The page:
I can´t understand, how your student companion comes to his conclusions; either she´s rather naive, or it´s a simple misunderstanding, or its so much worse over there in the States, that the status quo in Germany seems really harmless to her, compared to your country...
There is a church initiated citizen movement against abortion, and there have to be taxes paid for the church.

See, that sounds just as bad as the fundies over here. Whenever the anti-abortion activists over here picket, or some psycho manages to harm a doctor the whole thing backfires and raises money to make sure more women have access to abortion. The last round of attempted anti-gay legislation in my state (by a religious group that doesn't live here, not our legislators) backfired instead adding more momentum to the gay rights cause. More and more, it seems, people (in my area at least) are telling the churches to either change their policies or get out.
...sorry to destroy your and her little delusion about christian church having no or little influence in Germany. They do have, as for example, Germany is ruled by the CDU/CSU (Christian Democratic Union/Christian Social Union), as their name declares, they are Christian, mostly Catholic in Bavaria, Protestants in the rest of the country, and yes, they see themselves as protectors of a "christian culture", whatever that truely means...There is a church initiated citizen movement against abortion, and there have to be taxes paid for the church. For sure, with a few exceptions, there is no radical christian right, as in the States, but to say, that religion (christian) has no influence in politics, nor everyday life in Germany is a little bit underestimated. And, not to forget, there´s a very well functioning network of conservatives, capitalists and members of the (lower and higher) clerus, that is slightly, but effective working on the restriction of the citizen rights (in Germany called "Grundrechte").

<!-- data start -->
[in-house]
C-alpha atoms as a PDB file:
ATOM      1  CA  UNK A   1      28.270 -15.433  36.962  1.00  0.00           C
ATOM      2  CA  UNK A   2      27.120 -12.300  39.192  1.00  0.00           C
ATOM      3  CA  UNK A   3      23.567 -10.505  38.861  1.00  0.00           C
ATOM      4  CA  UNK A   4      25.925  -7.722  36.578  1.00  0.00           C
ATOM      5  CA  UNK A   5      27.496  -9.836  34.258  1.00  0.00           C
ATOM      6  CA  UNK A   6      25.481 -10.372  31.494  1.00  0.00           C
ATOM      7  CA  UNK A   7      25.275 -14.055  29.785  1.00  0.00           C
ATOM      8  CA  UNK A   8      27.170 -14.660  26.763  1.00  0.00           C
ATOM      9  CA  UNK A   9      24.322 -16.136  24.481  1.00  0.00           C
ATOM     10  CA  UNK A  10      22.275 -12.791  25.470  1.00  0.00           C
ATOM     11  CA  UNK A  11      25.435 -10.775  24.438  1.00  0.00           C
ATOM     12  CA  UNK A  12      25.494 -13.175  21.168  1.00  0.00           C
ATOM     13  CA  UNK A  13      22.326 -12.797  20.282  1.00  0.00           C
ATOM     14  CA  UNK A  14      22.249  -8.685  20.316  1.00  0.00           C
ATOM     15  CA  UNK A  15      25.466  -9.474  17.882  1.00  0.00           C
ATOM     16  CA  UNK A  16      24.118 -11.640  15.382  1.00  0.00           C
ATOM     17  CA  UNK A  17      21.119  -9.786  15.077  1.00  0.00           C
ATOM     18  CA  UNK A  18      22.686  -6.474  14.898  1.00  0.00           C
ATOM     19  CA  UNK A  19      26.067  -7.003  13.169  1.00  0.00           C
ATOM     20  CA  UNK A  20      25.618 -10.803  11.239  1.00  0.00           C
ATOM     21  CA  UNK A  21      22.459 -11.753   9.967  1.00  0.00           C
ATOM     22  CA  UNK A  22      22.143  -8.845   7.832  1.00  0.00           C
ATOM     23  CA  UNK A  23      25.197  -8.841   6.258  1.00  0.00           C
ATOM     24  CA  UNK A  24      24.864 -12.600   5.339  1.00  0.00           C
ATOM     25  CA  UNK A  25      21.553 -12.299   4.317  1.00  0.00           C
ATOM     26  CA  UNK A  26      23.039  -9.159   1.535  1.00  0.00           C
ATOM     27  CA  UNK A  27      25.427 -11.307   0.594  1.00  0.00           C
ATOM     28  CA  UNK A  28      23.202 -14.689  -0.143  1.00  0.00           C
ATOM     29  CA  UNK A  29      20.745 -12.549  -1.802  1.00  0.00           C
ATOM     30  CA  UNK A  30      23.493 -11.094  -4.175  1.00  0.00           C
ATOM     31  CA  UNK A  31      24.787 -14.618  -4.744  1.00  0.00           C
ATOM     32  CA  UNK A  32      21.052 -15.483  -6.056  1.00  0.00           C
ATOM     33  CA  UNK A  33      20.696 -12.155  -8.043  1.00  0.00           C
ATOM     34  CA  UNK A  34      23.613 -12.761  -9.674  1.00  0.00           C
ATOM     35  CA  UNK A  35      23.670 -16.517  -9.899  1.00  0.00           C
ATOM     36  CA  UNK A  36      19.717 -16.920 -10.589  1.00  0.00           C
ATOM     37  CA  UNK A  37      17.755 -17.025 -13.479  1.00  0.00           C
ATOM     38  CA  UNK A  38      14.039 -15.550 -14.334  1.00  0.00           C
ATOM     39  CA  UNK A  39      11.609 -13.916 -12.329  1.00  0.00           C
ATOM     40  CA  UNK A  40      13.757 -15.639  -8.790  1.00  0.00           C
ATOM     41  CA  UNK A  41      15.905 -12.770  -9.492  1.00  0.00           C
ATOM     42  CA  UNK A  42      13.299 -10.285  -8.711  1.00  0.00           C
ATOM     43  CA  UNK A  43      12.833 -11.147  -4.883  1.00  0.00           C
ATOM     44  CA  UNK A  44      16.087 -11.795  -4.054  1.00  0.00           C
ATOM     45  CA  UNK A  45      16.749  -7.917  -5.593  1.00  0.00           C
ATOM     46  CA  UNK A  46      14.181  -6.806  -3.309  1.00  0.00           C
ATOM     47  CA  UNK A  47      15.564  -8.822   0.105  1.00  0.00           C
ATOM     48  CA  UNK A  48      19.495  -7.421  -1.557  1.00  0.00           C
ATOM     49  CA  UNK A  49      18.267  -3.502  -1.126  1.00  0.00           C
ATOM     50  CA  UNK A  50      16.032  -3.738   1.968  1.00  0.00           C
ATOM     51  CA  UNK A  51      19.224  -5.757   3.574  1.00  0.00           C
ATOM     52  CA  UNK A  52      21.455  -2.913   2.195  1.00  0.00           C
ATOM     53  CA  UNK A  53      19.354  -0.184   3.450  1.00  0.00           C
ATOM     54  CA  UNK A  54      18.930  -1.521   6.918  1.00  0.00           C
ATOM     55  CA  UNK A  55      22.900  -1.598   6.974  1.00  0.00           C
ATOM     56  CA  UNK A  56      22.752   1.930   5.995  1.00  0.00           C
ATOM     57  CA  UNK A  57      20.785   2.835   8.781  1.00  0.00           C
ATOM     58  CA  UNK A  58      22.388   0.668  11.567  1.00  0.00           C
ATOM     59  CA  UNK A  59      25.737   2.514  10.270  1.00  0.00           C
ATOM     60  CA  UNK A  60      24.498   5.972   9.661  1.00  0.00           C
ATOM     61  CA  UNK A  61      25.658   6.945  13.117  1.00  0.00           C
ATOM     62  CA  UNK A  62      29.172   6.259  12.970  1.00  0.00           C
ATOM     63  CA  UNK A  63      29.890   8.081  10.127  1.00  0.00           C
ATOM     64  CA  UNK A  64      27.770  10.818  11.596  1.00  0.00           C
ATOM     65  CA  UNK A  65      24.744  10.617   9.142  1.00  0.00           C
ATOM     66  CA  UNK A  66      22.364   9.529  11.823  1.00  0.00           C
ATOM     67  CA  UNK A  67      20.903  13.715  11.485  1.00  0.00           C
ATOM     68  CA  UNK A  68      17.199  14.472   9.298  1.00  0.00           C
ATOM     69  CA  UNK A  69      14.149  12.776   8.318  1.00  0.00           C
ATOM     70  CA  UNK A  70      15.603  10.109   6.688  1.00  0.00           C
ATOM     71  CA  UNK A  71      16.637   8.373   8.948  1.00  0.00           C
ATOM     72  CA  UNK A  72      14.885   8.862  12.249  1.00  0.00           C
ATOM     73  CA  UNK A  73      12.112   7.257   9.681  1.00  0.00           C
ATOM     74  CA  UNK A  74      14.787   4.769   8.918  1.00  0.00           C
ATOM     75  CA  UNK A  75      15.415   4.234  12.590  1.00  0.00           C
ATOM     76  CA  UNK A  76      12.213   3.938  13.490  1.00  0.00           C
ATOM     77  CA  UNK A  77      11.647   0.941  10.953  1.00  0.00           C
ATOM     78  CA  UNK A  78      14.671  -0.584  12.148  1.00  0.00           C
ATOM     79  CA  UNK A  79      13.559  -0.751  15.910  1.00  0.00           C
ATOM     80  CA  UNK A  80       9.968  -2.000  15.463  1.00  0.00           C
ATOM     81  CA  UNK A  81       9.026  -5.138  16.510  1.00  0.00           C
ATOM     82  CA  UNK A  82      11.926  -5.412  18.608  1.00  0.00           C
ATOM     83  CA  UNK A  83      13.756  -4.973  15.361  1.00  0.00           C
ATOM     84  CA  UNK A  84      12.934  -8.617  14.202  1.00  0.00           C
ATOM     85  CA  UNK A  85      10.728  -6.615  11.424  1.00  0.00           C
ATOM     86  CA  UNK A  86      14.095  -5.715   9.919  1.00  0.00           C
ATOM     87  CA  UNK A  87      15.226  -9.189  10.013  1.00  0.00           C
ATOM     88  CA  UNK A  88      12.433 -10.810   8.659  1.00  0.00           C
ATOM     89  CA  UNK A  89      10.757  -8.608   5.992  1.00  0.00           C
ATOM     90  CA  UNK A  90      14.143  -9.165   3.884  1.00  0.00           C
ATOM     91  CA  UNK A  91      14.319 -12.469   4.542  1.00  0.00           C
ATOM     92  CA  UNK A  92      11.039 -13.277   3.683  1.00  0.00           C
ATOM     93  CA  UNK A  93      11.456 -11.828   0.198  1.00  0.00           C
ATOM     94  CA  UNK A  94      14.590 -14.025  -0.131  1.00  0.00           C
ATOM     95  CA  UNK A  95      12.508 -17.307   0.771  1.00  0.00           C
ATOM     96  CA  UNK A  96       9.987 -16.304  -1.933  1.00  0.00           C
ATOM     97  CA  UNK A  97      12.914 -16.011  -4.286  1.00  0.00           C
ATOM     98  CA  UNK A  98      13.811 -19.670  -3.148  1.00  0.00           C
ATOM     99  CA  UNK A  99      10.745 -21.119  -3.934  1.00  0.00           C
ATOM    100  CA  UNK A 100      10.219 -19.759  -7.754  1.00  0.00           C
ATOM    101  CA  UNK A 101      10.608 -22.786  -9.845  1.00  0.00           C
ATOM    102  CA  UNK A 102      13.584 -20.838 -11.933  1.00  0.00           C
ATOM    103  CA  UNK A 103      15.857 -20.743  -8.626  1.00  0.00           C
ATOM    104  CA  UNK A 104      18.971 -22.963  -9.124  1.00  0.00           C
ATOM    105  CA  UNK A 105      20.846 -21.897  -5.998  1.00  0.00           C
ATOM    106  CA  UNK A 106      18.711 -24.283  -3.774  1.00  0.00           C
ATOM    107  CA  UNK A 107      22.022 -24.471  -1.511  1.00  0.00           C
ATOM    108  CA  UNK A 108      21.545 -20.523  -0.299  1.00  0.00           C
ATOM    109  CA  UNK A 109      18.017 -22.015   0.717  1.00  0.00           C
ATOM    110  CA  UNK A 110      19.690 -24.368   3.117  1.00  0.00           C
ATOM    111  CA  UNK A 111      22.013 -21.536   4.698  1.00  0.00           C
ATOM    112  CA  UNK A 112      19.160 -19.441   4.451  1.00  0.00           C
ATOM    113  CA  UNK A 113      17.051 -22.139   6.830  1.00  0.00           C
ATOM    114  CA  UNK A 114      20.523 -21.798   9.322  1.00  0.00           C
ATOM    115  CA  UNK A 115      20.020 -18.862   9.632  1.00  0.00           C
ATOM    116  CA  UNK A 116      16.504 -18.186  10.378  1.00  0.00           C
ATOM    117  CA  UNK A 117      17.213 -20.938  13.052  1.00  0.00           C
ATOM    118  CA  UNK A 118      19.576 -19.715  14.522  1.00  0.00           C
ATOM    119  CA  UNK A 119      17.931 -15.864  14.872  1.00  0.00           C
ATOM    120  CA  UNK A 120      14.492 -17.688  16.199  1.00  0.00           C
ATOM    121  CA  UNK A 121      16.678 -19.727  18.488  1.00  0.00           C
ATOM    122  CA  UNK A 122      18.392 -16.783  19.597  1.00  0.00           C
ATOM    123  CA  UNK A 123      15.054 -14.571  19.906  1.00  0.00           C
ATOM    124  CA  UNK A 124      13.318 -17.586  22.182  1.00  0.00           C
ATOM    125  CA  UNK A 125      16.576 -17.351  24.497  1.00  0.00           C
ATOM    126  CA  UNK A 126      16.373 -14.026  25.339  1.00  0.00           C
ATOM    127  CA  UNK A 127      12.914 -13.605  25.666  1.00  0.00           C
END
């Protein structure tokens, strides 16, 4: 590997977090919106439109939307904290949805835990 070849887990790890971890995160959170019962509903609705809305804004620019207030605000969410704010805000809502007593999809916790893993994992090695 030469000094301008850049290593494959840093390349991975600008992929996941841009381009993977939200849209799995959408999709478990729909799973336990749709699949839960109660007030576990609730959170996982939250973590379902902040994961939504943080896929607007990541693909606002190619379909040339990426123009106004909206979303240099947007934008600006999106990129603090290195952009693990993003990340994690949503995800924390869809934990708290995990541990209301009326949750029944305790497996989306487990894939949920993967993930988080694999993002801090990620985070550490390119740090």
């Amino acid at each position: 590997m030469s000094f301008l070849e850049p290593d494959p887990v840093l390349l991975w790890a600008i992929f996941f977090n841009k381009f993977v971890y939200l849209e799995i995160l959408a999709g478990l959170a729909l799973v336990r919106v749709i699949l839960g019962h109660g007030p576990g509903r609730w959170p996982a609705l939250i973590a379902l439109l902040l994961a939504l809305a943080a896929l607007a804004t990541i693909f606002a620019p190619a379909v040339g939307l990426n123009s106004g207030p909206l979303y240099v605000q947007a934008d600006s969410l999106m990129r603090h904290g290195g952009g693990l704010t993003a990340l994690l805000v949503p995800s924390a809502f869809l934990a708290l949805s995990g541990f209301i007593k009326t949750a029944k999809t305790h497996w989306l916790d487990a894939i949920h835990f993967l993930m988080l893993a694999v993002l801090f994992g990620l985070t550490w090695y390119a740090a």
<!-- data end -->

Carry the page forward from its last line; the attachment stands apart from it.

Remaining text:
I can´t understand, how your student companion comes to her conclusions; either she´s rather naive, or it´s a simple misunderstanding, or its so much worse over there in the States, that the status quo in Germany seems really harmless to her, compared to your country...
I'm in NZ, for the sake of clarity.

A friend of mine is studying in Melbourne and she tells me that one of the other international students there is from the US. And he was absolutely convinced that the Constitution of the United States of America was also followed by every other former British Colony.

...

I'm sorry What? This is not an uneducated man - I think he was doing a PhD though I couldn't tell you what in.

NZ, as far as I'm aware (and I did go looking, small govt + tech savvy populace = pretty much everything is online) NZ does NOT have a legally enforcable seperation of church and state, and we do just fine in maintaining it anyway. We have MMP, which is a system which allow minority parties a minority stake in the government and a few of those minority parties are Christian based. However the Greens have significantly more power than all the Christian groups combined.

We maintain a ethically based seperation of Church and State. MP's are committed to maintaining it. We have a lot of pomp and circumstance in the rituals of government (like opening prayers), but they are circuling the drain. We are delightedly incorporating festivals from every large minority into our civic calenders and while I could ask for more fairness in public holidays (mostly Christian) there are technical issues there that need resolving.

And we manage all of this while being extremely socialist *GASP*.

America is meanwhile using all its powers to avoid giving freedom to people, both from within and outside of its borders. People have the right to have their government run the way they want it, and don't need American enforcing their version of democracy.